BLAIR: Well, I think he will want to tact to the center on everything other than Brexit. The question is whether Brexit is going to continue to
be such a big issue that you get a collision between that desire to go center and just the facts of life around Brexit.
So, you know, look, the Conservative Party has been one of the dominant parties in British politics for, I don't know how many years now, 200
years, maybe more than 200 years. 200 years, certainly. And it showed a remarkable capability of getting hugely difficult questions, breaking up a
bit over it and then coalescing back together.
And you know, the last week's election result was another example of how the Tory Party can do this and come back together. So, I think it's
possible that he can do that. He'll find Brexit very hard. But for me, the challenge is all about providing a non-Conservative, progressive,
liberal, sensible alternative.
AMANPOUR: And finally, you mentioned the United Kingdom and the dominance of the Conservative Party. It's been said that this election victory, this
Brexit thing, his deal, will challenge the integrity of the United Kingdom, that right now we have a border that his deal shows between the whole
Island of Ireland and Britain, and we have, you know, nationalists winning in Northern Ireland and in Scotland, which may want to have another
referendum. What's your prediction for the integrity of the United Kingdom?
BLAIR: I mean, my hope --
AMANPOUR: Your prediction, given the realities.
BLAIR: Yes, my -- well, let me start with my hope, which is that it stays together. My prediction is that it probably will, but it's going to
require a lot of effort, because Brexit is a very divisive issue and it has added a whole dimension to the nationalist case in Northern Ireland and in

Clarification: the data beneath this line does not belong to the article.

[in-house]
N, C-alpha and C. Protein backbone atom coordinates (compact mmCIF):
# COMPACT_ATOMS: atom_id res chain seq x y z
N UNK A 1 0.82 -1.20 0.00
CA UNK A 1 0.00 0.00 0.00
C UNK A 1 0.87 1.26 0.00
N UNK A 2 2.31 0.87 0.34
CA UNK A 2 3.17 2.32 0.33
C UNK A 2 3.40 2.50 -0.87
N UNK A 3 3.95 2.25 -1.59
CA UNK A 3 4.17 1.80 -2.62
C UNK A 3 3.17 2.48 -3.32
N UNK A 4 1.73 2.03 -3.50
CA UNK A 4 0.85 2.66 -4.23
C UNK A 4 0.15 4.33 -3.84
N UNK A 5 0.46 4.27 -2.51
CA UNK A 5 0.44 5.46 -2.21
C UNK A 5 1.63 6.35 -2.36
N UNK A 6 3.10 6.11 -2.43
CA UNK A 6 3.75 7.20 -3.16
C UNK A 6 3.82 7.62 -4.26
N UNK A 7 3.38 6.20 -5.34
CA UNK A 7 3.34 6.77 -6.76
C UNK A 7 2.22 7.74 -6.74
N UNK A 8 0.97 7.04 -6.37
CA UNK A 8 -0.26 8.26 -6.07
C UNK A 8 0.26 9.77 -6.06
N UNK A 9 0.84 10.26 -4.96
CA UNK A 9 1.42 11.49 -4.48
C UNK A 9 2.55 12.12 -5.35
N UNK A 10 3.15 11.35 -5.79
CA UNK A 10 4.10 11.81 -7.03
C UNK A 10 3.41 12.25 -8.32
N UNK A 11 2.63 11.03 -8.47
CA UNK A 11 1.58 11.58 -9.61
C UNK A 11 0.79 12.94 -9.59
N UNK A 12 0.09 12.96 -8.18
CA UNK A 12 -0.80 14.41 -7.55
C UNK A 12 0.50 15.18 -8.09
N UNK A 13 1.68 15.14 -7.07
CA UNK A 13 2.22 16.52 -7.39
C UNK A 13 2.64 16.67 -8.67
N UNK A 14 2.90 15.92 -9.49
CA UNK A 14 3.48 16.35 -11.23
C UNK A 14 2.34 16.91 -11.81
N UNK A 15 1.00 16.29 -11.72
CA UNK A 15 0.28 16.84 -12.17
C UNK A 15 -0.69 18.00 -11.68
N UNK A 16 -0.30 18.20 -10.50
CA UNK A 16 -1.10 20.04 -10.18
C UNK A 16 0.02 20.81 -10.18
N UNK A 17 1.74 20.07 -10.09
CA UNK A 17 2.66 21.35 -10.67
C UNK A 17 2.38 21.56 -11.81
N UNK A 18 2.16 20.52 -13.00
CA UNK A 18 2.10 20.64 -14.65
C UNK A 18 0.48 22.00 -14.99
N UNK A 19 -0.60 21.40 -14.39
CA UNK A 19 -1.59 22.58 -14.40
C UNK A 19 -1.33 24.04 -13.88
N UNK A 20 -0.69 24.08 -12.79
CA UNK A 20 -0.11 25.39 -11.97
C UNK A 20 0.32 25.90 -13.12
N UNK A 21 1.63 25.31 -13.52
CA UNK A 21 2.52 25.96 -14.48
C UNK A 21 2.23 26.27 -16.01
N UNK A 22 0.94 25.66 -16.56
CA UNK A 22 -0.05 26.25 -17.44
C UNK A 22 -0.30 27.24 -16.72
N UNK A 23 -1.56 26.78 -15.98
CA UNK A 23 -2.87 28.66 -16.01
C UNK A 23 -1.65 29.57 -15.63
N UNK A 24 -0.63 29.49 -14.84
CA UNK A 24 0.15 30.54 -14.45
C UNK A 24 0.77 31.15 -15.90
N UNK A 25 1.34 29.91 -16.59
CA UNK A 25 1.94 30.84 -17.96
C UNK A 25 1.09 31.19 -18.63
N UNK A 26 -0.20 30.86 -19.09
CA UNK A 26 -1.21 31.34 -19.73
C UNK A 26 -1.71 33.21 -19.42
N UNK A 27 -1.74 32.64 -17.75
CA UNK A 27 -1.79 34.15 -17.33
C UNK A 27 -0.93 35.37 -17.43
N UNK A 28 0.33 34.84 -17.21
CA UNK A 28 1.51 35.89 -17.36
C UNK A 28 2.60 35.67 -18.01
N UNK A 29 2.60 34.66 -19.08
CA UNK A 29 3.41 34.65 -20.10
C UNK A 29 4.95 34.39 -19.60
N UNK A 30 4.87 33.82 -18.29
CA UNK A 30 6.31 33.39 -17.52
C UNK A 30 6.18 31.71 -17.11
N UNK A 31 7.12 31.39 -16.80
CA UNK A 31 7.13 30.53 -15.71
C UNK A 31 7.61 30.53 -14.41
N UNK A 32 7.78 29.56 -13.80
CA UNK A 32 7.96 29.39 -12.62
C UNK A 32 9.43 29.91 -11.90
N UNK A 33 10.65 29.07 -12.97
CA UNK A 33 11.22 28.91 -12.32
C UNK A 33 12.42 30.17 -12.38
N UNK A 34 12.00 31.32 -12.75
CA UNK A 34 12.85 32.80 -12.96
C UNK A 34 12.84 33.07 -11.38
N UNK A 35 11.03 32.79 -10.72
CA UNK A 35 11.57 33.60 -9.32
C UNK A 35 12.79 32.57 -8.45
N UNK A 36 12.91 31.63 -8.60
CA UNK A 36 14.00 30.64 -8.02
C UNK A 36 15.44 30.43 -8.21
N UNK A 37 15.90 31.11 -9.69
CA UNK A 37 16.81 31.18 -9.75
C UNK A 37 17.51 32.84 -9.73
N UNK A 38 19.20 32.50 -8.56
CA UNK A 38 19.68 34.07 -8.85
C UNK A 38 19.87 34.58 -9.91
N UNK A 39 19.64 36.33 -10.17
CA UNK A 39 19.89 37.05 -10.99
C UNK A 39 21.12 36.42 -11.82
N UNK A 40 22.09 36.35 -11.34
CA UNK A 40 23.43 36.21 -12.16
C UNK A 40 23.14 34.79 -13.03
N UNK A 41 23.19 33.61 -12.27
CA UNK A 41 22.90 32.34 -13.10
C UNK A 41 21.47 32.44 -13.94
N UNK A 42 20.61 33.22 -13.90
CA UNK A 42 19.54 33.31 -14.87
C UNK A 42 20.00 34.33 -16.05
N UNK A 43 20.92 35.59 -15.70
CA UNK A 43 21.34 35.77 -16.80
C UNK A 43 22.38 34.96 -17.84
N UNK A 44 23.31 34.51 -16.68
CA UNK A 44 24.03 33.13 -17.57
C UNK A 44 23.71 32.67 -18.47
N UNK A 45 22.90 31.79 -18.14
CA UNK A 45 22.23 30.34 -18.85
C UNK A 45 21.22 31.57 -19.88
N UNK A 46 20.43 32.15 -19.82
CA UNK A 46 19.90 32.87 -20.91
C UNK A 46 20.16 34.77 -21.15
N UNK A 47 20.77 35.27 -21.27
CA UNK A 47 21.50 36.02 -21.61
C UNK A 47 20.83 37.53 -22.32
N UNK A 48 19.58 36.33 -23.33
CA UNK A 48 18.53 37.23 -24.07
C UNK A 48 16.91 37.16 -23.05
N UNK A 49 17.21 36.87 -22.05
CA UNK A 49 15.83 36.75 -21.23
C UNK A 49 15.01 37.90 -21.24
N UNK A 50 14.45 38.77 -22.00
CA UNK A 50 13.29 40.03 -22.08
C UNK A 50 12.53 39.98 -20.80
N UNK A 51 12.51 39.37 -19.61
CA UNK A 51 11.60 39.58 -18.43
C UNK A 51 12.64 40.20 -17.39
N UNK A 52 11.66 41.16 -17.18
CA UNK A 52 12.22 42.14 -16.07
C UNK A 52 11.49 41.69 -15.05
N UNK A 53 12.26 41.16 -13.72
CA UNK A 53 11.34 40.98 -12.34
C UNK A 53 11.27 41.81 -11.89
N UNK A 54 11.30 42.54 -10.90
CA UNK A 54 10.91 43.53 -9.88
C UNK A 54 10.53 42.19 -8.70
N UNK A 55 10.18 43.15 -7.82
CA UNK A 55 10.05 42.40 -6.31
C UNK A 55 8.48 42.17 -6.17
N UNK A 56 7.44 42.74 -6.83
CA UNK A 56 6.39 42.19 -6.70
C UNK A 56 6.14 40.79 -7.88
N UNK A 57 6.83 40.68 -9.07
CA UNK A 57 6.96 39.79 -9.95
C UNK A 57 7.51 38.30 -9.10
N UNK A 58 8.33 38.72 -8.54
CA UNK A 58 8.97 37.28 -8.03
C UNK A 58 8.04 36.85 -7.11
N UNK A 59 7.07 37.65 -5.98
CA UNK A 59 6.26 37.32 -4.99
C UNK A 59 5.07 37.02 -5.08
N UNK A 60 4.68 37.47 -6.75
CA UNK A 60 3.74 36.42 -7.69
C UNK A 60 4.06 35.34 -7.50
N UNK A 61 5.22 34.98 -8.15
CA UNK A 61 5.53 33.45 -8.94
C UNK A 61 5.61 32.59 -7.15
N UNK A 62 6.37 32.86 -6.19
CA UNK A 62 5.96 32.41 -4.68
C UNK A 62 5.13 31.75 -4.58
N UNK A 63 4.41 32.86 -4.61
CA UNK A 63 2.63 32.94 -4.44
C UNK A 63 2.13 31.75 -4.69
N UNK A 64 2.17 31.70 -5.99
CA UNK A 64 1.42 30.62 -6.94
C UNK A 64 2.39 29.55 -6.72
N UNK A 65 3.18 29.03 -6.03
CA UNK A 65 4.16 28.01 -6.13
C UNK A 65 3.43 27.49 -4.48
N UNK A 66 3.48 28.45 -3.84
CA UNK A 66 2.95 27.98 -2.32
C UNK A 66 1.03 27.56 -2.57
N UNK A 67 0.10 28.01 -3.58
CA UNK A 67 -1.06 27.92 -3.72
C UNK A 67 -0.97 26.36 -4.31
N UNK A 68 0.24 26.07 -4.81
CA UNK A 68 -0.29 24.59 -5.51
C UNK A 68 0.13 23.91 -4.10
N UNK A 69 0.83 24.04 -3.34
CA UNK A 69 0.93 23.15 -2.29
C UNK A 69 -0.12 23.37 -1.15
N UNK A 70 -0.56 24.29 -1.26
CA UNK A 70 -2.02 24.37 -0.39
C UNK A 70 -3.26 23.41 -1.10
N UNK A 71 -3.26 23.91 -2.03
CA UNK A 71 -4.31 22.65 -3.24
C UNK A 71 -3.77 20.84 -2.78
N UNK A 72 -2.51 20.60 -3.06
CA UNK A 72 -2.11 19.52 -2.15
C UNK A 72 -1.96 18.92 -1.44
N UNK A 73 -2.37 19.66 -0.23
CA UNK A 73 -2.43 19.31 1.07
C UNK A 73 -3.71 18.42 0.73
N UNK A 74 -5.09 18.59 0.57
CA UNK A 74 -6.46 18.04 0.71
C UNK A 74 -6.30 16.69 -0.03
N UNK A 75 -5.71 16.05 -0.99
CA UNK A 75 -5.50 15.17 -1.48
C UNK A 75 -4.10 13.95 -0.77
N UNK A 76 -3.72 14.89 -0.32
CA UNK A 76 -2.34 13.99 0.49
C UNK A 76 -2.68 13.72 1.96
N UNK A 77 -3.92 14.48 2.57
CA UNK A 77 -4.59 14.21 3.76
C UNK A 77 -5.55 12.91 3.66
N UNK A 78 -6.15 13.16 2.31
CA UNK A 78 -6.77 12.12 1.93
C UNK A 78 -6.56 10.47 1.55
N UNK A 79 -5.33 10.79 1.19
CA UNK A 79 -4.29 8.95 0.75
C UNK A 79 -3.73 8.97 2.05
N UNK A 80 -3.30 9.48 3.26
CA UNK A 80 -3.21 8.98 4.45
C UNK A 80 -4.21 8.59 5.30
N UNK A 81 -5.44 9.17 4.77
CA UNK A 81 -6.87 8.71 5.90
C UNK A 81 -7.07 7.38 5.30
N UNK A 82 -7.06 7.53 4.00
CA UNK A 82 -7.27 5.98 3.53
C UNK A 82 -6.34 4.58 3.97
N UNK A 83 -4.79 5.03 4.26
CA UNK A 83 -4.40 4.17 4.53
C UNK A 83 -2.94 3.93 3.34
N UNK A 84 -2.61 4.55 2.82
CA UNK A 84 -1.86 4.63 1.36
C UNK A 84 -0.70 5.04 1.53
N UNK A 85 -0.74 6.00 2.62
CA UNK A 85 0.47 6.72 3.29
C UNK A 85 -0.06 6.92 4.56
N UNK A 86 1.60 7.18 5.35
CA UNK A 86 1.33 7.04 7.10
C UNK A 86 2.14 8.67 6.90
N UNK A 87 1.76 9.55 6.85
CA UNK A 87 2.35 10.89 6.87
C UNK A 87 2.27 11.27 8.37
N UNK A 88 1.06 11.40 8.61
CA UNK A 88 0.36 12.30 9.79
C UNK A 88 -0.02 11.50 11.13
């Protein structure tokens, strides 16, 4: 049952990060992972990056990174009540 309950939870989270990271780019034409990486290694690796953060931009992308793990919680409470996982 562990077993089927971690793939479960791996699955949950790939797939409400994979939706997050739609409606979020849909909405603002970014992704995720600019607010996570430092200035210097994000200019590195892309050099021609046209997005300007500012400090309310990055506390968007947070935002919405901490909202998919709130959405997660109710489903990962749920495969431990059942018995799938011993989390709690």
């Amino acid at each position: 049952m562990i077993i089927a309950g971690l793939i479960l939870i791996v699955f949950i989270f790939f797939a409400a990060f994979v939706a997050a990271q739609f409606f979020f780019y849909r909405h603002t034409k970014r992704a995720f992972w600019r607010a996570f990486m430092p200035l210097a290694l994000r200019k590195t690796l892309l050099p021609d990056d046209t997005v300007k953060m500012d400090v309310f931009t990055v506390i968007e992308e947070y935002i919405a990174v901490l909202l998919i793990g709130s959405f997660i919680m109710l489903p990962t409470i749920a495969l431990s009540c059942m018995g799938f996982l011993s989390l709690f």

So, I think there are still big reasons for the United Kingdom to stick together, but it's going to require an enormous amount of work to keep the
U.K. together, given the Brexit result and given that you've got a Conservative majority now in parliament of a large amount in circumstances
where, you know, for example in Scotland, the Conservatives are a very small part of the political landscape.
AMANPOUR: Tony Blair, thank you very much, indeed.
BLAIR: Thank you.
AMANPOUR: So much uncertainty. And we leave, though, these politics for a moment to delve into the politics of feminism with Director Greta Gerwig.
In 2018, she became the fifth woman ever to be short-listed in the best director category at the Academy Awards in its 90 years for her movie
"Ladybird," an ode to mother-daughter relationships. And she continues her exploration of strong female characters with an adaptation of the Louisa
May Alcott classic, "Little Women." The inspiring story of four sisters as they come of age in the aftermath of America's civil war. It's a film
Greta Gerwig fought to write and direct. And our Michel Martin sat down with her to find out why.
(BEGIN VIDEO TAPE)
MICHEL MARTIN, CONTRIBUTOR: What is it about your films that make grown women cry?
GRETA GERWIG, WRITER, DIRECTOR AND ACTOR: Oh, my goodness. I did not think that was going to be the first question. I -- well, I don't know
exactly. I mean, I do know that when I'm writing and when I'm directing, I keep thinking about, what am I passionate about, passionate about what
moves me, what do I want to see and I keep trying to be honest with myself about what is it that excites me.
And I always know that I'm on the right track when I have this feeling of, I can't believe no one's made this movie. Like, there's sort of this
feeling of, has this not been done? Because I don't know why it hasn't been. I think it should be. And I think that there's something of that.
But I also -- I don't know. I'm a really emotional person. So, I think I have -- that's one of my --
MARTIN: Do you agree with me, though? Because when I ask my friends about --
MARTIN: -- the friends, the women that I work with --
GERWIG: Yes, yes, yes.
MARTIN: -- like the question is not, you know, did you cry? The question is when? Did you cry when, or did that make you cry when -- you know,
we're comparing notes. And I'm thinking, wow, we are women who cover wars and we are women who cover impeachment, and we're talking about when this